The case of the 2010 oil spill resulting from the destruction of the Deepwater Horizon offshore oil rig is one of the most complex cases of our time, involving multiple parties and several worker deaths, as well as maritime, common and statutory law. BP, the company that owned the well, has faced an arduous legal battle because of the massive environmental disaster the oil spill caused, but the battle may soon be over.
Judge Carl Barbier of New Orleans has spent the last five years working through the case to determine BP’s penalties. The trial was split into three parts.
How Is the BP Trial Split Up?
The first part of the trial determined that BP was grossly negligent due to reckless actions by the employees. Proper tests were not conducted on the well prior to the accident, so BP may face the highest possible penalties it can. BP will be fined per barrel, under the Clean Water Act.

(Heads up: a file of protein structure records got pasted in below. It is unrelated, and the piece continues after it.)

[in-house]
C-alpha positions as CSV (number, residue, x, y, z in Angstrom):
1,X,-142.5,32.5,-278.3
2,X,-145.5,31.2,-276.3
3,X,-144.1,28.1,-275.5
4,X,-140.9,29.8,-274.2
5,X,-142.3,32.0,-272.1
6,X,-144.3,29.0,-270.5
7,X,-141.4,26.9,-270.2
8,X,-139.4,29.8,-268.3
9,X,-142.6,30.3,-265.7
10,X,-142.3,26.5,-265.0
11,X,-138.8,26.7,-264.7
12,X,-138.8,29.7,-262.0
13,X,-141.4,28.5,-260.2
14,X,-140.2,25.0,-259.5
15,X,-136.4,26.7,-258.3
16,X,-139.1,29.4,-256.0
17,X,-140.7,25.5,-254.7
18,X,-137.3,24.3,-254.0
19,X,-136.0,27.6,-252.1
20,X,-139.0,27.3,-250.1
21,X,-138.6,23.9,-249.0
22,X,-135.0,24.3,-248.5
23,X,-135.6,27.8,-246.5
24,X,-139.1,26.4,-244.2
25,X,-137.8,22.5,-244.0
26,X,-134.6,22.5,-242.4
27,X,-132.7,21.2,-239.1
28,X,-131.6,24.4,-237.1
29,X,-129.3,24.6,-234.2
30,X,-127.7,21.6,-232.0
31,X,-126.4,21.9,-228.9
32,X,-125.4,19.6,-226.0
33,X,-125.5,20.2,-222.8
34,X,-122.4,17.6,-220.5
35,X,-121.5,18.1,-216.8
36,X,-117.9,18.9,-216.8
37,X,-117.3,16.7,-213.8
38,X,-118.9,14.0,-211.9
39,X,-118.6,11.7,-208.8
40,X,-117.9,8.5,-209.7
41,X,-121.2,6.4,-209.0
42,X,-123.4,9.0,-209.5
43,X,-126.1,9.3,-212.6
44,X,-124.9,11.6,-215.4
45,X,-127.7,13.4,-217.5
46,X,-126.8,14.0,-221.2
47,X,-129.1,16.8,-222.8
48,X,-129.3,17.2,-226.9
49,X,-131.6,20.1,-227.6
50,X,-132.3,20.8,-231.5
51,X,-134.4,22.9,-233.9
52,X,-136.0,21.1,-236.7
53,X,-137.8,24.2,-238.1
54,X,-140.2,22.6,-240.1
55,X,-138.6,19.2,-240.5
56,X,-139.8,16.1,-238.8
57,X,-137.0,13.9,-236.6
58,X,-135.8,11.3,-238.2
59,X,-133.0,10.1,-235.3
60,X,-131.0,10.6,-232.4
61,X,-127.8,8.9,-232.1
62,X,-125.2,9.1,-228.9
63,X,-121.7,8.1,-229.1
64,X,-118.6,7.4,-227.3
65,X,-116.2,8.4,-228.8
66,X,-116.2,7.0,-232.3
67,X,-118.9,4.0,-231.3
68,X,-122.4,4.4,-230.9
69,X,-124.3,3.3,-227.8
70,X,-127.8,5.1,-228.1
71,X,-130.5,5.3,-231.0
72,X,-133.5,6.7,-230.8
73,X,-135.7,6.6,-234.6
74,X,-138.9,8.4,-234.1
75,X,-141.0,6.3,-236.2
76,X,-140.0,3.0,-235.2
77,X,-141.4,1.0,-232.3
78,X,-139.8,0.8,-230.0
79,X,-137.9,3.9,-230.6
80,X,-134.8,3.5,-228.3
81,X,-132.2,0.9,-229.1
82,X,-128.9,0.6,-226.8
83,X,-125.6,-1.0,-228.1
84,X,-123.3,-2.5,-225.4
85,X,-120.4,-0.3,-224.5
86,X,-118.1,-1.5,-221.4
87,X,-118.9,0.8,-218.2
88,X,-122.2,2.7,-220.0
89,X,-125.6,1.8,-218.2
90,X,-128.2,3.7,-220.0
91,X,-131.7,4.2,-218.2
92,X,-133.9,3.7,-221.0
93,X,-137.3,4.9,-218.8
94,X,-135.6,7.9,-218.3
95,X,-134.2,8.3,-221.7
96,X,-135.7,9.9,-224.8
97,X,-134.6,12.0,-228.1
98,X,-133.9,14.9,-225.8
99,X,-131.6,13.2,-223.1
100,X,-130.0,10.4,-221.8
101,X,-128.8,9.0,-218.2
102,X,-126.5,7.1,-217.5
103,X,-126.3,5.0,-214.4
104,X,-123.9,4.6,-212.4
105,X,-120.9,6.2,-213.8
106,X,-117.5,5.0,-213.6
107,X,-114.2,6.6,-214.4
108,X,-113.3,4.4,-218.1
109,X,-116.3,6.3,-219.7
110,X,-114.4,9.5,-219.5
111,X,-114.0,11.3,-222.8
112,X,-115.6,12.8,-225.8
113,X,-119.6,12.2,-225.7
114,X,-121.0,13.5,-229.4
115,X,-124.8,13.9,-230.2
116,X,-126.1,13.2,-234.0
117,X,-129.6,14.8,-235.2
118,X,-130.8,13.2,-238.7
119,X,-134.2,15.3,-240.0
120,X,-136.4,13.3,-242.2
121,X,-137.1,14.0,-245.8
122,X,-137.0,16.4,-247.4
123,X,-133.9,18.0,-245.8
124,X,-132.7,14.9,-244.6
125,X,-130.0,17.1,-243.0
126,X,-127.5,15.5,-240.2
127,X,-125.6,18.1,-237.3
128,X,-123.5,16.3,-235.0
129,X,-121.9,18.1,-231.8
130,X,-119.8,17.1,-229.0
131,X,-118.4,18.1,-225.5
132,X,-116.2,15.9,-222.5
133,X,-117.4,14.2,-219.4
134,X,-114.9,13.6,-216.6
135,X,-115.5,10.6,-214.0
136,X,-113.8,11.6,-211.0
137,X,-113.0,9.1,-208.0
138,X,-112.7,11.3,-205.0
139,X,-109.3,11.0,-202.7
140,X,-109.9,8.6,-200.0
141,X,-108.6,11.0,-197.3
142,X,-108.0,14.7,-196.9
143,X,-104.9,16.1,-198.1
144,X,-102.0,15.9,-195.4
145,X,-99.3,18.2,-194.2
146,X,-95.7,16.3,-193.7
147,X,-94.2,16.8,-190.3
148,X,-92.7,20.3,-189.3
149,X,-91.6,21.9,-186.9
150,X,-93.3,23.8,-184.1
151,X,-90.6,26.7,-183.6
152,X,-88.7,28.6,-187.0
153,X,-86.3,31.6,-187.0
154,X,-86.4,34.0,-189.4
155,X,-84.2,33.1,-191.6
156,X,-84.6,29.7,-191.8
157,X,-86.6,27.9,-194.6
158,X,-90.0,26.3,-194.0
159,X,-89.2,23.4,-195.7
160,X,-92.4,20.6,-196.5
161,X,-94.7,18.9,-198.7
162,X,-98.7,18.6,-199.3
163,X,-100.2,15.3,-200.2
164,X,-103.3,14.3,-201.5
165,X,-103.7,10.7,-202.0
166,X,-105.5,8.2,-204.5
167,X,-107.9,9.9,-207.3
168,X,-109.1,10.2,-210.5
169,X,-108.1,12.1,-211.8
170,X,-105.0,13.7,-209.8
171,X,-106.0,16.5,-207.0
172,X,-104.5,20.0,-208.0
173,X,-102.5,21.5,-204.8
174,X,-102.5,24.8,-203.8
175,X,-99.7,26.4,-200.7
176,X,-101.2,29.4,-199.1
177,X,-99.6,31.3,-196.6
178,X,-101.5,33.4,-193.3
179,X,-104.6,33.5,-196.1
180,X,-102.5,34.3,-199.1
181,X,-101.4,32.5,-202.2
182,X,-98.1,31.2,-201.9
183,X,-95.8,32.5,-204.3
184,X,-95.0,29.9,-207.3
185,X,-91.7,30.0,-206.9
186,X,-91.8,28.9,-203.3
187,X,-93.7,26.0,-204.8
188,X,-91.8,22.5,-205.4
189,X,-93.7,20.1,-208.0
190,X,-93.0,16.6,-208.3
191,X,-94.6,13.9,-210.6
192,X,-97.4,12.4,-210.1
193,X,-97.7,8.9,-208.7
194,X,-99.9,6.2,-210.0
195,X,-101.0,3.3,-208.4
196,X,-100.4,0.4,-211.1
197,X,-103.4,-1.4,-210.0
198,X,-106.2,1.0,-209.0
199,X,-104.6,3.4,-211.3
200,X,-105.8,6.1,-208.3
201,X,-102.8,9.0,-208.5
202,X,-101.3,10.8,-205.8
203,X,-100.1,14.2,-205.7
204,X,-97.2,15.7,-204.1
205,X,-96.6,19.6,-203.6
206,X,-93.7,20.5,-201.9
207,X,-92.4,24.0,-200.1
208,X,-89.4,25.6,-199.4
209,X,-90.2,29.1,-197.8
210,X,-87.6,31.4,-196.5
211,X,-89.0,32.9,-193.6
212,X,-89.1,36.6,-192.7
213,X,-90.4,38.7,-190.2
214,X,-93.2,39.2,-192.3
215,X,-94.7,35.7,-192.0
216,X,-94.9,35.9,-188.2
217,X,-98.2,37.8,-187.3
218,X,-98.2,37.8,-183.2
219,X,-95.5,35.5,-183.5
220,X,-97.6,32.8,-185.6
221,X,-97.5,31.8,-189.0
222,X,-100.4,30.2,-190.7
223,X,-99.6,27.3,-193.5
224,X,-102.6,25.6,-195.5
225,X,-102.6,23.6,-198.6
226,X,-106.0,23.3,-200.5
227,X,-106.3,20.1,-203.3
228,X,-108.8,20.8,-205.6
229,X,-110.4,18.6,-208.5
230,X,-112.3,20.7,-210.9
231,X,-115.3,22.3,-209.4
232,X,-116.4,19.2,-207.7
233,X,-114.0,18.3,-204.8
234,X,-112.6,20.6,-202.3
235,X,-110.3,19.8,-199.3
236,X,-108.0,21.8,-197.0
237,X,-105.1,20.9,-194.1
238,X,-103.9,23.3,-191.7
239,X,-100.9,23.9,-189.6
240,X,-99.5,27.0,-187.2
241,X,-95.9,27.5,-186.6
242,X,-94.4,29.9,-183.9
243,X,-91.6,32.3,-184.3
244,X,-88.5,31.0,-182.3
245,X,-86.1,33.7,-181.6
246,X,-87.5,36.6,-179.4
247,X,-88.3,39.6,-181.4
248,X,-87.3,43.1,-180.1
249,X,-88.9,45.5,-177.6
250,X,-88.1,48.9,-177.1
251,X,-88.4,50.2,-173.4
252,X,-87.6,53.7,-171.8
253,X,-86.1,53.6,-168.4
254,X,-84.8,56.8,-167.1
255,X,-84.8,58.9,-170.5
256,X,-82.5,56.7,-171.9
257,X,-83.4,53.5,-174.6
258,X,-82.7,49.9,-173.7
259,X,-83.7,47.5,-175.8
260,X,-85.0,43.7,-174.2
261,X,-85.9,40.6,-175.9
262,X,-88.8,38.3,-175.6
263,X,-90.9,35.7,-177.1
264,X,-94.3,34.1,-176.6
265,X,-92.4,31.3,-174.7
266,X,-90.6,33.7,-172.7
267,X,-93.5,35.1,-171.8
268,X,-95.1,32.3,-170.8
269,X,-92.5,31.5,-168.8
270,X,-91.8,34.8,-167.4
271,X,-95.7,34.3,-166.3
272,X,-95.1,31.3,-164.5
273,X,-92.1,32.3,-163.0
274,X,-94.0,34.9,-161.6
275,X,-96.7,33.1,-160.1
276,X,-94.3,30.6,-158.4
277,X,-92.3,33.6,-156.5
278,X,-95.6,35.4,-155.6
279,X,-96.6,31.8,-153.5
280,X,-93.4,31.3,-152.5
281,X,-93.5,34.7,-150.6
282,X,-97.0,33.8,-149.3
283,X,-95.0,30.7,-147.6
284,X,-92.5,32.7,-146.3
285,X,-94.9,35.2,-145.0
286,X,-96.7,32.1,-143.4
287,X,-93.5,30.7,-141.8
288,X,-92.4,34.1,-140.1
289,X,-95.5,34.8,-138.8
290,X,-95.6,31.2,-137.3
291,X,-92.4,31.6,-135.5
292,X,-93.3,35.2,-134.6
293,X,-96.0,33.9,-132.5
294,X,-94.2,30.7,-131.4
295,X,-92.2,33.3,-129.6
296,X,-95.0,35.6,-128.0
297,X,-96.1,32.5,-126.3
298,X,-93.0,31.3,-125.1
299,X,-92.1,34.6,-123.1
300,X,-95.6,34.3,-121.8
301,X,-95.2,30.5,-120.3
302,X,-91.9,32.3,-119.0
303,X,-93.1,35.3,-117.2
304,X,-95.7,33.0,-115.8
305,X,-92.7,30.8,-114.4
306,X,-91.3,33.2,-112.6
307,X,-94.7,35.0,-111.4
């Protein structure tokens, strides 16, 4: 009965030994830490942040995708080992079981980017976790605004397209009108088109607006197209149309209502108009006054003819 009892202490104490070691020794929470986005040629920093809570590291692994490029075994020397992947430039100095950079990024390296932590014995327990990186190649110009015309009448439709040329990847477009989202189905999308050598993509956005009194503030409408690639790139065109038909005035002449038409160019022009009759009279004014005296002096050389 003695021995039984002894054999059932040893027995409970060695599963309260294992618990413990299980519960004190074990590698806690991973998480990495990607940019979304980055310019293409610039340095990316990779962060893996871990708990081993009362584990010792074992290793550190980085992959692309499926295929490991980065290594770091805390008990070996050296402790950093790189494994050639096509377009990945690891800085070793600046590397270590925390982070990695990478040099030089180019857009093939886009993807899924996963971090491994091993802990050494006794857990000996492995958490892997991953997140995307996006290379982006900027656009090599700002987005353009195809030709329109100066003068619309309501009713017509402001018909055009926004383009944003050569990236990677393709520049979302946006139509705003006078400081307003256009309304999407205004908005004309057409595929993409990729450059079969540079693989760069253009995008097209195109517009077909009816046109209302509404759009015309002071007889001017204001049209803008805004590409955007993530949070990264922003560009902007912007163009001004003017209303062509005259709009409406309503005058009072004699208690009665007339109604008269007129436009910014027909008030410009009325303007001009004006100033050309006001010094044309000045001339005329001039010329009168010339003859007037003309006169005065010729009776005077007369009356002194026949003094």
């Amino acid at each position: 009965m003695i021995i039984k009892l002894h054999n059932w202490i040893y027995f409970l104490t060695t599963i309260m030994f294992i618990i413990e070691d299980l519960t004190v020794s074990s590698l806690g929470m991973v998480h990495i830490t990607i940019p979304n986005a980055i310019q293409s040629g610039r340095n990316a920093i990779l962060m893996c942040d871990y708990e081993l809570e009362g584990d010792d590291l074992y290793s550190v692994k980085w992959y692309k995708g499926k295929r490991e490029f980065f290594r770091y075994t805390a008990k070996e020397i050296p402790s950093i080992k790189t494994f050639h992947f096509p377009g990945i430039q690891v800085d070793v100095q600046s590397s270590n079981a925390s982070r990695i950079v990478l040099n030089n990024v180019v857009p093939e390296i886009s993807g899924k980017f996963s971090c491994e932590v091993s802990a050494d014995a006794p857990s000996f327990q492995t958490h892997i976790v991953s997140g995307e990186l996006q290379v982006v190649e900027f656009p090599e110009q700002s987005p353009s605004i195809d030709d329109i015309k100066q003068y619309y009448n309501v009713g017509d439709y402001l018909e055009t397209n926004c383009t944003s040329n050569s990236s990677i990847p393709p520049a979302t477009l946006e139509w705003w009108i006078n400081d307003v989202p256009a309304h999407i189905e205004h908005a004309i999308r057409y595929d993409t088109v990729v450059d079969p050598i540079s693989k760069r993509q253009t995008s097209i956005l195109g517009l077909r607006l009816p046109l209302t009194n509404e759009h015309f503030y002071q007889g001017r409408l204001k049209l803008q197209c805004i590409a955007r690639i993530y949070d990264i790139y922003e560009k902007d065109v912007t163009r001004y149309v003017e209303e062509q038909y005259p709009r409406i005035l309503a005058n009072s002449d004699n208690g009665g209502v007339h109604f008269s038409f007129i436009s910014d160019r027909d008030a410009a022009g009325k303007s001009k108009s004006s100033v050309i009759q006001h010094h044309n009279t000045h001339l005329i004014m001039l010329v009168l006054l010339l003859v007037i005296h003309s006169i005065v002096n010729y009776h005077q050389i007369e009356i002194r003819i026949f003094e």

The second phase of the trial determined that 3.19m barrels of oil were spilled, a middle ground estimate between that guessed by the United States government and BP. This opens up a maximum penalty of $13.7 billion dollars.
The final part of the trial will involve BP’s defense and attempts to negotiate a smaller price for its grievous mistake.
However, after the ruling is made, BP has a chance to appeal it, which it will almost certainly do. At any rate, it looks like a final decision will not be made for a long time.
Galloway Jefcoat – Louisiana Personal Injury Lawyers
Did You Know? The Clean Water Act was passed in 1972 to maintain the chemical, physical and biological integrity of drinking water.